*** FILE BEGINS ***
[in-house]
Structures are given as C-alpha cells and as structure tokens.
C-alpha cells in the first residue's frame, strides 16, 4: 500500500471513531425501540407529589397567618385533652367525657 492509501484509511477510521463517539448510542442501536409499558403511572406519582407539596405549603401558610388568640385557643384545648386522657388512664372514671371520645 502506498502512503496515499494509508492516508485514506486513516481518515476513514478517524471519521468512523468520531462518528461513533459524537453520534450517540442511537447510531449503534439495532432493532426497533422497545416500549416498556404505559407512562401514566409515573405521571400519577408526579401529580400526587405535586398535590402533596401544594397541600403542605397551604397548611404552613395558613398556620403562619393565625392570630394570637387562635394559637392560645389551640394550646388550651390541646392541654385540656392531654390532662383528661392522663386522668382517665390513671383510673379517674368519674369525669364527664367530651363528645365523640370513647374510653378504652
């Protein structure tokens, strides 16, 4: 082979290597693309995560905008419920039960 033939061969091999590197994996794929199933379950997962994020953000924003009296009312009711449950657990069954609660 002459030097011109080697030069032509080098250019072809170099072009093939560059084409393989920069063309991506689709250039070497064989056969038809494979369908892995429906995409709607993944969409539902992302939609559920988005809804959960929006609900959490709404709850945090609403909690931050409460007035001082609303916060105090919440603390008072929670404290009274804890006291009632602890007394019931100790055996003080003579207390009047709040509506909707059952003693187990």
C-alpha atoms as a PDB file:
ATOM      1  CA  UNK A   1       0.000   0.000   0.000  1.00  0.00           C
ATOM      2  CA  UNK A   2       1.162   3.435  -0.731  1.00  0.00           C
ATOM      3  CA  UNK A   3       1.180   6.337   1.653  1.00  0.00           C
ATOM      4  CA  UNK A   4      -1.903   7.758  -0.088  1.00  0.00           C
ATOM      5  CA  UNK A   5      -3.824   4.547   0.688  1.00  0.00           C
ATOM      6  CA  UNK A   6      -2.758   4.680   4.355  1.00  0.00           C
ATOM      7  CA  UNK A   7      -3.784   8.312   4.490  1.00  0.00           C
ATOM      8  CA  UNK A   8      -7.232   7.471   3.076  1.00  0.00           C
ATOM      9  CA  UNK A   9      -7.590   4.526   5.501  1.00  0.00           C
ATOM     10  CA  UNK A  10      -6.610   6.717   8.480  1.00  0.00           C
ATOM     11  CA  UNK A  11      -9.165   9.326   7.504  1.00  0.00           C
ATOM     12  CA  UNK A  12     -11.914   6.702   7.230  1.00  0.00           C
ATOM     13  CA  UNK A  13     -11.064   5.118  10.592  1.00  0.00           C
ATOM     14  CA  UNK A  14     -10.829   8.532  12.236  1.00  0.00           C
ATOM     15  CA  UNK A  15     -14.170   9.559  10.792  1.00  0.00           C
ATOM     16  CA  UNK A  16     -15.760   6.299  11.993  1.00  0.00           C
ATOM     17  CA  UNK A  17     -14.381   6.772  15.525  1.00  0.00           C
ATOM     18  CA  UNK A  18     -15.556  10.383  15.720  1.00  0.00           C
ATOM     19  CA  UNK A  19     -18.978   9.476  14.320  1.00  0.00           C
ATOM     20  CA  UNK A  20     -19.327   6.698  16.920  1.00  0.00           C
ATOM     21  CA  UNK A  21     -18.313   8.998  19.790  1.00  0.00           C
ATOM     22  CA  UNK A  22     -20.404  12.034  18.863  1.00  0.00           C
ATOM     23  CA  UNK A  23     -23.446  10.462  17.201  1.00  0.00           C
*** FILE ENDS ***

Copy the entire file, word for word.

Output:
[in-house]
Structures are given as C-alpha cells and as structure tokens.
C-alpha cells in the first residue's frame, strides 16, 4: 500500500471513531425501540407529589397567618385533652367525657 492509501484509511477510521463517539448510542442501536409499558403511572406519582407539596405549603401558610388568640385557643384545648386522657388512664372514671371520645 502506498502512503496515499494509508492516508485514506486513516481518515476513514478517524471519521468512523468520531462518528461513533459524537453520534450517540442511537447510531449503534439495532432493532426497533422497545416500549416498556404505559407512562401514566409515573405521571400519577408526579401529580400526587405535586398535590402533596401544594397541600403542605397551604397548611404552613395558613398556620403562619393565625392570630394570637387562635394559637392560645389551640394550646388550651390541646392541654385540656392531654390532662383528661392522663386522668382517665390513671383510673379517674368519674369525669364527664367530651363528645365523640370513647374510653378504652
């Protein structure tokens, strides 16, 4: 082979290597693309995560905008419920039960 033939061969091999590197994996794929199933379950997962994020953000924003009296009312009711449950657990069954609660 002459030097011109080697030069032509080098250019072809170099072009093939560059084409393989920069063309991506689709250039070497064989056969038809494979369908892995429906995409709607993944969409539902992302939609559920988005809804959960929006609900959490709404709850945090609403909690931050409460007035001082609303916060105090919440603390008072929670404290009274804890006291009632602890007394019931100790055996003080003579207390009047709040509506909707059952003693187990």
C-alpha atoms as a PDB file:
ATOM      1  CA  UNK A   1       0.000   0.000   0.000  1.00  0.00           C
ATOM      2  CA  UNK A   2       1.162   3.435  -0.731  1.00  0.00           C
ATOM      3  CA  UNK A   3       1.180   6.337   1.653  1.00  0.00           C
ATOM      4  CA  UNK A   4      -1.903   7.758  -0.088  1.00  0.00           C
ATOM      5  CA  UNK A   5      -3.824   4.547   0.688  1.00  0.00           C
ATOM      6  CA  UNK A   6      -2.758   4.680   4.355  1.00  0.00           C
ATOM      7  CA  UNK A   7      -3.784   8.312   4.490  1.00  0.00           C
ATOM      8  CA  UNK A   8      -7.232   7.471   3.076  1.00  0.00           C
ATOM      9  CA  UNK A   9      -7.590   4.526   5.501  1.00  0.00           C
ATOM     10  CA  UNK A  10      -6.610   6.717   8.480  1.00  0.00           C
ATOM     11  CA  UNK A  11      -9.165   9.326   7.504  1.00  0.00           C
ATOM     12  CA  UNK A  12     -11.914   6.702   7.230  1.00  0.00           C
ATOM     13  CA  UNK A  13     -11.064   5.118  10.592  1.00  0.00           C
ATOM     14  CA  UNK A  14     -10.829   8.532  12.236  1.00  0.00           C
ATOM     15  CA  UNK A  15     -14.170   9.559  10.792  1.00  0.00           C
ATOM     16  CA  UNK A  16     -15.760   6.299  11.993  1.00  0.00           C
ATOM     17  CA  UNK A  17     -14.381   6.772  15.525  1.00  0.00           C
ATOM     18  CA  UNK A  18     -15.556  10.383  15.720  1.00  0.00           C
ATOM     19  CA  UNK A  19     -18.978   9.476  14.320  1.00  0.00           C
ATOM     20  CA  UNK A  20     -19.327   6.698  16.920  1.00  0.00           C
ATOM     21  CA  UNK A  21     -18.313   8.998  19.790  1.00  0.00           C
ATOM     22  CA  UNK A  22     -20.404  12.034  18.863  1.00  0.00           C
ATOM     23  CA  UNK A  23     -23.446  10.462  17.201  1.00  0.00           C